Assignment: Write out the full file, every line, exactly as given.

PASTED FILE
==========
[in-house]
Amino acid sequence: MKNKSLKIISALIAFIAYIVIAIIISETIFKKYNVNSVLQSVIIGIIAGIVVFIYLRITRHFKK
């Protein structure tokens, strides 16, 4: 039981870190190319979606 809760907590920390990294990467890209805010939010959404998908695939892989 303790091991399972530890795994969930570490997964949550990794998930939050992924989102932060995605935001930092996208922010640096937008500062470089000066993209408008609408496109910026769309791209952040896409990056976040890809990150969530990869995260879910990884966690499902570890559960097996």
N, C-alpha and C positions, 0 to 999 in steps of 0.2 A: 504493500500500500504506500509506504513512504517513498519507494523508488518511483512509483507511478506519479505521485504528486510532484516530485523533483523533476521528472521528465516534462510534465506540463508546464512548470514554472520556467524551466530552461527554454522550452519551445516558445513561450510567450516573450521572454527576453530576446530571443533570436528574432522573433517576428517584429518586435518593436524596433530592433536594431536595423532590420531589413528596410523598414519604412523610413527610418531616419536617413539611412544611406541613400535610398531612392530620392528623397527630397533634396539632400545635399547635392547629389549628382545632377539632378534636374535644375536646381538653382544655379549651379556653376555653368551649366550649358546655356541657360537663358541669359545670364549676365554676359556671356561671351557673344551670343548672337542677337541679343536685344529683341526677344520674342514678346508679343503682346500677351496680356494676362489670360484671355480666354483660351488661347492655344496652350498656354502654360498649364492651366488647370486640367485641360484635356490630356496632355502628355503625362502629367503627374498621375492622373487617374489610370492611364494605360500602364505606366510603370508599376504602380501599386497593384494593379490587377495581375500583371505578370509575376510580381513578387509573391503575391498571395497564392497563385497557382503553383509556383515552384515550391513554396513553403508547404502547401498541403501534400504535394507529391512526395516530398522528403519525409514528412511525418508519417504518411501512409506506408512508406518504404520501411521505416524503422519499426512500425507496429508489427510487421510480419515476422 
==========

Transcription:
[in-house]
Amino acid sequence: MKNKSLKIISALIAFIAYIVIAIIISETIFKKYNVNSVLQSVIIGIIAGIVVFIYLRITRHFKK
């Protein structure tokens, strides 16, 4: 039981870190190319979606 809760907590920390990294990467890209805010939010959404998908695939892989 303790091991399972530890795994969930570490997964949550990794998930939050992924989102932060995605935001930092996208922010640096937008500062470089000066993209408008609408496109910026769309791209952040896409990056976040890809990150969530990869995260879910990884966690499902570890559960097996």
N, C-alpha and C positions, 0 to 999 in steps of 0.2 A: 504493500500500500504506500509506504513512504517513498519507494523508488518511483512509483507511478506519479505521485504528486510532484516530485523533483523533476521528472521528465516534462510534465506540463508546464512548470514554472520556467524551466530552461527554454522550452519551445516558445513561450510567450516573450521572454527576453530576446530571443533570436528574432522573433517576428517584429518586435518593436524596433530592433536594431536595423532590420531589413528596410523598414519604412523610413527610418531616419536617413539611412544611406541613400535610398531612392530620392528623397527630397533634396539632400545635399547635392547629389549628382545632377539632378534636374535644375536646381538653382544655379549651379556653376555653368551649366550649358546655356541657360537663358541669359545670364549676365554676359556671356561671351557673344551670343548672337542677337541679343536685344529683341526677344520674342514678346508679343503682346500677351496680356494676362489670360484671355480666354483660351488661347492655344496652350498656354502654360498649364492651366488647370486640367485641360484635356490630356496632355502628355503625362502629367503627374498621375492622373487617374489610370492611364494605360500602364505606366510603370508599376504602380501599386497593384494593379490587377495581375500583371505578370509575376510580381513578387509573391503575391498571395497564392497563385497557382503553383509556383515552384515550391513554396513553403508547404502547401498541403501534400504535394507529391512526395516530398522528403519525409514528412511525418508519417504518411501512409506506408512508406518504404520501411521505416524503422519499426512500425507496429508489427510487421510480419515476422 